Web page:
In her last graduating class—12 Yazidi girls aged 18 or younger—most had run away from home to join. The main driver of recruitment, she said, is the desire for revenge. Once in a blue moon, she receives a “lightweight” recruit: a girl who is simply looking for a boyfriend, an offence that earns expulsion.

“Anyone that comes here who is under 18 gets training but is not deployed,” the trainer said. In neighboring Syria, Kurdish factions have come under sharp criticism for using child soldiers.

Delvin, who said she is 16 but looks younger, avoided early marriage by joining the cause. “My father told me it would be better for me to get a boyfriend and marry than join the army,” she said. “In just one day here, I learned more than I had in all my life—about [Ocalan’s] ideology, how to liberate women and free Yazidis.”

Berivan, a sage 17-year-old with bright blue eyes, added her thoughts. 

“For more than 5,000 years, women have been culturally under the control of their families,” she said. “Everyone here is at the same level. No one is higher or lower. When we are at home, we have to follow the rules of the house. All the girls have to get married and start a family.”

The conversation is cut short when a pick-up truck comes to collect a group for frontline deployment. One girl quickly gets down on all fours to scribble a goodbye letter. The farewells take place in a flurry of handshakes and glassy-eyed hugs. Pairs break away for a final cigarette and groups come together for that last photo.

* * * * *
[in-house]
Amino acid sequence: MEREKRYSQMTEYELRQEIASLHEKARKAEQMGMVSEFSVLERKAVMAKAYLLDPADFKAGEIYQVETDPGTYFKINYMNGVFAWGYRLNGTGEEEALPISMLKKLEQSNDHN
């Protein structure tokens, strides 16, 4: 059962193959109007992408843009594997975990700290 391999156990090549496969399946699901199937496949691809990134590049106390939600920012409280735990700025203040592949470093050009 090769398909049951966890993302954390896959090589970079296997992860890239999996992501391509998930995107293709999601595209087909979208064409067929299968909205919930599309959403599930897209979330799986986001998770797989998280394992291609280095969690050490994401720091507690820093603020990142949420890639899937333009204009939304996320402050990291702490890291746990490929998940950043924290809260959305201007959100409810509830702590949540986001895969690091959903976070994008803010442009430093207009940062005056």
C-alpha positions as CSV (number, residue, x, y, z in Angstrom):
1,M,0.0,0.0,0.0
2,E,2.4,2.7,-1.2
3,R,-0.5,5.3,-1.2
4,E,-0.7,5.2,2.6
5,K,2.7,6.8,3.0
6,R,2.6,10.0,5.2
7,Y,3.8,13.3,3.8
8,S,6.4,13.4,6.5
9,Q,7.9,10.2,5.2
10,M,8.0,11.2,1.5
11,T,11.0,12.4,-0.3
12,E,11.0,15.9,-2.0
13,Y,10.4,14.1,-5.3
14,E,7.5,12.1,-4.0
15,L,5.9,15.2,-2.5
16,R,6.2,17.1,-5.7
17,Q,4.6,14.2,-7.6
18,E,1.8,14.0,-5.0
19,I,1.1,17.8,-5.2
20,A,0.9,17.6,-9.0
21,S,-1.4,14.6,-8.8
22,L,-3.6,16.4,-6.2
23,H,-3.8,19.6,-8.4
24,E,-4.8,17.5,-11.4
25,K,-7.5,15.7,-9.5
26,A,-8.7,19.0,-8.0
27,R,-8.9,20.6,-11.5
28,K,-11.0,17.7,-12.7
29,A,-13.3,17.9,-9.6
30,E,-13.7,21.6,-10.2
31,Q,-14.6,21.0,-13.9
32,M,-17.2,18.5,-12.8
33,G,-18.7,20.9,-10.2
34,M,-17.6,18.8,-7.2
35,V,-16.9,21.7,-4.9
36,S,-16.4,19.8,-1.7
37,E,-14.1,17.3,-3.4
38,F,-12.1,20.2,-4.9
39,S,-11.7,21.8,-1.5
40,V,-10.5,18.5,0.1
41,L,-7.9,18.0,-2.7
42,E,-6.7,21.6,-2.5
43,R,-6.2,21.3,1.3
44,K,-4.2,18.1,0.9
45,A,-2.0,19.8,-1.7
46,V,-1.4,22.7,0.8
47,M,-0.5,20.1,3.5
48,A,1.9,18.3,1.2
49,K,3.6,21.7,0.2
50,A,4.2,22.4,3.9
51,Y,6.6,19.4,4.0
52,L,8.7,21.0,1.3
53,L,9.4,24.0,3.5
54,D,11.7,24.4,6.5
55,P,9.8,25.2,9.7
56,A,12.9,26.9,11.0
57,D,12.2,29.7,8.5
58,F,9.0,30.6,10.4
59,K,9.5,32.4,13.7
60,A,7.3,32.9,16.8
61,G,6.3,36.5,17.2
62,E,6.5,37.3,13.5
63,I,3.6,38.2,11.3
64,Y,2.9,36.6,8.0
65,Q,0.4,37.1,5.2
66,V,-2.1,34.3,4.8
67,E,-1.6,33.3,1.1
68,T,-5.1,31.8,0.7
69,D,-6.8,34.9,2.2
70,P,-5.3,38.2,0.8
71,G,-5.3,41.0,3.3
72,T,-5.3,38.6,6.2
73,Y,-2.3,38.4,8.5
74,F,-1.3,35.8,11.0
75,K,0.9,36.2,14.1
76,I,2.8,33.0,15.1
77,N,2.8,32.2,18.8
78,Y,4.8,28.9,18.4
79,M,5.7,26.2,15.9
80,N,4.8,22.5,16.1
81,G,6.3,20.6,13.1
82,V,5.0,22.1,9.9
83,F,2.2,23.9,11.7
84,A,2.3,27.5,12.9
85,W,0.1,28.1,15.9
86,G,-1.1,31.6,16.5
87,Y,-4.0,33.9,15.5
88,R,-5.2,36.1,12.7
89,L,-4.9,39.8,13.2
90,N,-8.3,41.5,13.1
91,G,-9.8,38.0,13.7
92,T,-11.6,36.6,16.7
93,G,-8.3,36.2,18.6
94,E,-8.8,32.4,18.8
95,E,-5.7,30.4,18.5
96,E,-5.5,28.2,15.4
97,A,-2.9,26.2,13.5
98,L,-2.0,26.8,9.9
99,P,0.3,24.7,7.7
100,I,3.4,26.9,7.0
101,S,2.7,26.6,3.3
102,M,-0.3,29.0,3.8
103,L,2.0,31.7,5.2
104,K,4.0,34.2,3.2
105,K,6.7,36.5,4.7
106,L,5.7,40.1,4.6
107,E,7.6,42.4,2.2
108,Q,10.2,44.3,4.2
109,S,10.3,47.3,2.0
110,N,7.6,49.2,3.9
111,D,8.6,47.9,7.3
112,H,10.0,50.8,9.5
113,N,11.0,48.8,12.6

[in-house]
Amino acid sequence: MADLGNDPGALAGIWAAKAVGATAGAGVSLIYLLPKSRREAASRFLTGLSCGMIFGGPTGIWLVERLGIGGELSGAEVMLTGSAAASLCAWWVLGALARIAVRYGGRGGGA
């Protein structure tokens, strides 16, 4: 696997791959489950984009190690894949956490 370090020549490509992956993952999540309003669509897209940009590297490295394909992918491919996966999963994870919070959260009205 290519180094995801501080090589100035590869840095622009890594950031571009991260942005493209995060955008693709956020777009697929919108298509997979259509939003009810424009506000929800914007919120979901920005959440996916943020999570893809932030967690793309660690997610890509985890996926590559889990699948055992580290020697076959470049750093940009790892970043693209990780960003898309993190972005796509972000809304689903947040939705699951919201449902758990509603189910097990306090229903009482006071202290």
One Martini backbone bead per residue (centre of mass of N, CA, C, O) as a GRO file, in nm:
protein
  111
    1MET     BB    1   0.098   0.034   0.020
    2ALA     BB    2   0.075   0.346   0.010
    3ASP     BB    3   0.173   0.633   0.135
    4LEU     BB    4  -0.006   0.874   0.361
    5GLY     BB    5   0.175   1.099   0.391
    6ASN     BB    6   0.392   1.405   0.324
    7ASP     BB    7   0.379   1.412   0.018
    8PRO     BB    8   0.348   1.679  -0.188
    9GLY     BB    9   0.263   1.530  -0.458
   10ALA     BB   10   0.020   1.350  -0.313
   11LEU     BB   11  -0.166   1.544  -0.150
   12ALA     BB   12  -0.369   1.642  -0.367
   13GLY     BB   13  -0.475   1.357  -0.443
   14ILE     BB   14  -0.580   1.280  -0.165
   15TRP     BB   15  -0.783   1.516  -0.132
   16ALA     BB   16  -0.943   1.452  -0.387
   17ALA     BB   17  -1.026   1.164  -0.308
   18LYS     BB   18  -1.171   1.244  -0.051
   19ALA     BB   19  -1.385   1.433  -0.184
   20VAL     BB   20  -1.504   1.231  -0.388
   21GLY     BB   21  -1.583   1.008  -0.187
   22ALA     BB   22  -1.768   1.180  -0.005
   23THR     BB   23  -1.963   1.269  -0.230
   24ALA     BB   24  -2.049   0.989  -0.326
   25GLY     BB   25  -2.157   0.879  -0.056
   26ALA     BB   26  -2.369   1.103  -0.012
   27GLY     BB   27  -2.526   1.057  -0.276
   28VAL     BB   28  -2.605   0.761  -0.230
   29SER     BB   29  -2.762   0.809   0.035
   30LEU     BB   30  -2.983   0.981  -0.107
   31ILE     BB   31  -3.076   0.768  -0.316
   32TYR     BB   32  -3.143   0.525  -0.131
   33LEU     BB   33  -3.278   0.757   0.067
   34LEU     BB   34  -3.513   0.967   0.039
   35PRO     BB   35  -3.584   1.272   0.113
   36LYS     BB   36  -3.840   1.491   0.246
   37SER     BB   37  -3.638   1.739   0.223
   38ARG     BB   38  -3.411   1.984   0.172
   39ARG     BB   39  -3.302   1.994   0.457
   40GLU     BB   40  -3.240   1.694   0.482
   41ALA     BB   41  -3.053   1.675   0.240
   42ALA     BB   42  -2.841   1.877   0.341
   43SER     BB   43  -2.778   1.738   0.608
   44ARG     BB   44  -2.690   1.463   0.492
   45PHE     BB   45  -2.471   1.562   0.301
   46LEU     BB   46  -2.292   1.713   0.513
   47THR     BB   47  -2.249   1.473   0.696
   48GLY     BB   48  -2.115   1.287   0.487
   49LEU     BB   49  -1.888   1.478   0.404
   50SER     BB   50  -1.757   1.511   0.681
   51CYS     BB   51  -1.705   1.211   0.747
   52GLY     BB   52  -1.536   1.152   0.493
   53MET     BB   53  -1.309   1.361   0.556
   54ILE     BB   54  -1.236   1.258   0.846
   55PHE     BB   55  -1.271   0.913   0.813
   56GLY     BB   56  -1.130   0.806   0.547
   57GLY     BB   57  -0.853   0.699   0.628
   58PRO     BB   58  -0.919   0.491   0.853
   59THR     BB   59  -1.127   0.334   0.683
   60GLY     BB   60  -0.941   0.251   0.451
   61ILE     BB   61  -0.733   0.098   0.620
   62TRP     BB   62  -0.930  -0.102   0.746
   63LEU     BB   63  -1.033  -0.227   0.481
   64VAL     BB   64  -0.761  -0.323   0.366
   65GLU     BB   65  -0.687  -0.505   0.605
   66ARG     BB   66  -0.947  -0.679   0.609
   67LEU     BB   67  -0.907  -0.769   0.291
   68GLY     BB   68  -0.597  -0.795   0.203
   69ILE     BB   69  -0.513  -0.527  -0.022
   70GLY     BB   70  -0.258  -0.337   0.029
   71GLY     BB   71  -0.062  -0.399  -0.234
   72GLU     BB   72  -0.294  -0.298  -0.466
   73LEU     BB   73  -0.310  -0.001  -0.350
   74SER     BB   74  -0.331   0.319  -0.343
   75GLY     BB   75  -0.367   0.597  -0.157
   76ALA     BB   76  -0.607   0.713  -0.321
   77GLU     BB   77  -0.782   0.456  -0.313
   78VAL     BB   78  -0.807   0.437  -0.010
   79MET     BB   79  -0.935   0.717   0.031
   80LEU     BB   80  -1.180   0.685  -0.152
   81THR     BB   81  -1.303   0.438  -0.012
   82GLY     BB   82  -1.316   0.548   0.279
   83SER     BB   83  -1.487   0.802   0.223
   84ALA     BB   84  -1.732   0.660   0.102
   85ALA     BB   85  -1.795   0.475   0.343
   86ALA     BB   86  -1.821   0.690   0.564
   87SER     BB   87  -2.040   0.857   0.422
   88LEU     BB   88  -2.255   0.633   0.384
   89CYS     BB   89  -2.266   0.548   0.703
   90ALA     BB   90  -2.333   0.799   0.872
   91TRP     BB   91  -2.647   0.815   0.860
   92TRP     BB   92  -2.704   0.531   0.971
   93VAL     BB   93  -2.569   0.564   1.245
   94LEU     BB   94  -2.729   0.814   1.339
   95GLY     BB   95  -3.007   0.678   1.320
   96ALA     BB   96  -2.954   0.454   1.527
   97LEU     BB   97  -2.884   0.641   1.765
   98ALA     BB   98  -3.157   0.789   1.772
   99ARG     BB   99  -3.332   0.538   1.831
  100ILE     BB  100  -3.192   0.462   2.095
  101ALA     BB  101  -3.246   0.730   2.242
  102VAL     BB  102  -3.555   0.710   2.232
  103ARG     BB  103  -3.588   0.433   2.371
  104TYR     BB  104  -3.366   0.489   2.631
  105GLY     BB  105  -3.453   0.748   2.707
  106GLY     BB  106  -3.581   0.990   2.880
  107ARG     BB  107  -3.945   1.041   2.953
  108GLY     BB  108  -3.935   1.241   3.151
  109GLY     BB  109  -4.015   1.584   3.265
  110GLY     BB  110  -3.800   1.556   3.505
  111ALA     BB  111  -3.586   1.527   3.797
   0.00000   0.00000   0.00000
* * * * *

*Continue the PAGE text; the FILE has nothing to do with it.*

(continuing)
The trainers say there have been no casualties in female ranks, but death is never far away. A triad of photos on the wall pays tribute to three fallen male comrades, including a young Iranian Kurd who trained many of the girls before taking his final step on a mine.

That loss still shakes Zilan, who mastered heavier weapons under his supervision. 

“I will take revenge from this enemy who took away my best friend,” she said.

Zilan was among the first Yazidis to start training in the Syrian town of Derik last year. The teenager has served more than five months on front line positions and refused to leave for Germany with her family this summer.

“Let IS be afraid,” she said, tilting her chin up. “After you’ve seen everyone massacred before you, there is no fear left.”